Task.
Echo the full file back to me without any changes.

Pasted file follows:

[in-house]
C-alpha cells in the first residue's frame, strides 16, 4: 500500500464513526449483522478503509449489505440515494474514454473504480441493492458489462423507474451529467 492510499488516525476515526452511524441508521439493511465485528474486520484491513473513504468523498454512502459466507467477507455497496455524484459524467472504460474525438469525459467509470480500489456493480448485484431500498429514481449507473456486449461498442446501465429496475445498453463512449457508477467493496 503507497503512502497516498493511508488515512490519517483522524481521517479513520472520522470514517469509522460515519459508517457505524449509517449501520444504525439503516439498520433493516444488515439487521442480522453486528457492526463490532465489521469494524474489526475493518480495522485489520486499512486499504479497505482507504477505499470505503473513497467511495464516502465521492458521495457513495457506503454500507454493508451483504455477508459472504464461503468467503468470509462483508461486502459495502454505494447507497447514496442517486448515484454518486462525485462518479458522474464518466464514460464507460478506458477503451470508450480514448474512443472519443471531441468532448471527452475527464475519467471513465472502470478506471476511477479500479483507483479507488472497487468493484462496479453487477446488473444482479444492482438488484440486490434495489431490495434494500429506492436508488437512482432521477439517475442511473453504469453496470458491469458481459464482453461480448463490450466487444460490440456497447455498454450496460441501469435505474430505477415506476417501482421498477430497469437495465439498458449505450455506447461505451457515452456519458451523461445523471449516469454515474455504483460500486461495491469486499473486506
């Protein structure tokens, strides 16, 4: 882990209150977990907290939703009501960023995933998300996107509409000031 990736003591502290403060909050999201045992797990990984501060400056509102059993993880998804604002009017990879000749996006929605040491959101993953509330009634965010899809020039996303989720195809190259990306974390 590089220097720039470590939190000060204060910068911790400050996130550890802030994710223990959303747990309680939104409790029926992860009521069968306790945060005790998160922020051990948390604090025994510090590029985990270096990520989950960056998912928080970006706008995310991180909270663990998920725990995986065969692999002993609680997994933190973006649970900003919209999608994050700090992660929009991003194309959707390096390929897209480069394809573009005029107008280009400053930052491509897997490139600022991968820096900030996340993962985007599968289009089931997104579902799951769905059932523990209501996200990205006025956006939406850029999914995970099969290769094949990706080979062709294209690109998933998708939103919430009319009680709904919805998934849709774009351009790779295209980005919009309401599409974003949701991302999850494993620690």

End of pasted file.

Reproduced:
[in-house]
C-alpha cells in the first residue's frame, strides 16, 4: 500500500464513526449483522478503509449489505440515494474514454473504480441493492458489462423507474451529467 492510499488516525476515526452511524441508521439493511465485528474486520484491513473513504468523498454512502459466507467477507455497496455524484459524467472504460474525438469525459467509470480500489456493480448485484431500498429514481449507473456486449461498442446501465429496475445498453463512449457508477467493496 503507497503512502497516498493511508488515512490519517483522524481521517479513520472520522470514517469509522460515519459508517457505524449509517449501520444504525439503516439498520433493516444488515439487521442480522453486528457492526463490532465489521469494524474489526475493518480495522485489520486499512486499504479497505482507504477505499470505503473513497467511495464516502465521492458521495457513495457506503454500507454493508451483504455477508459472504464461503468467503468470509462483508461486502459495502454505494447507497447514496442517486448515484454518486462525485462518479458522474464518466464514460464507460478506458477503451470508450480514448474512443472519443471531441468532448471527452475527464475519467471513465472502470478506471476511477479500479483507483479507488472497487468493484462496479453487477446488473444482479444492482438488484440486490434495489431490495434494500429506492436508488437512482432521477439517475442511473453504469453496470458491469458481459464482453461480448463490450466487444460490440456497447455498454450496460441501469435505474430505477415506476417501482421498477430497469437495465439498458449505450455506447461505451457515452456519458451523461445523471449516469454515474455504483460500486461495491469486499473486506
């Protein structure tokens, strides 16, 4: 882990209150977990907290939703009501960023995933998300996107509409000031 990736003591502290403060909050999201045992797990990984501060400056509102059993993880998804604002009017990879000749996006929605040491959101993953509330009634965010899809020039996303989720195809190259990306974390 590089220097720039470590939190000060204060910068911790400050996130550890802030994710223990959303747990309680939104409790029926992860009521069968306790945060005790998160922020051990948390604090025994510090590029985990270096990520989950960056998912928080970006706008995310991180909270663990998920725990995986065969692999002993609680997994933190973006649970900003919209999608994050700090992660929009991003194309959707390096390929897209480069394809573009005029107008280009400053930052491509897997490139600022991968820096900030996340993962985007599968289009089931997104579902799951769905059932523990209501996200990205006025956006939406850029999914995970099969290769094949990706080979062709294209690109998933998708939103919430009319009680709904919805998934849709774009351009790779295209980005919009309401599409974003949701991302999850494993620690």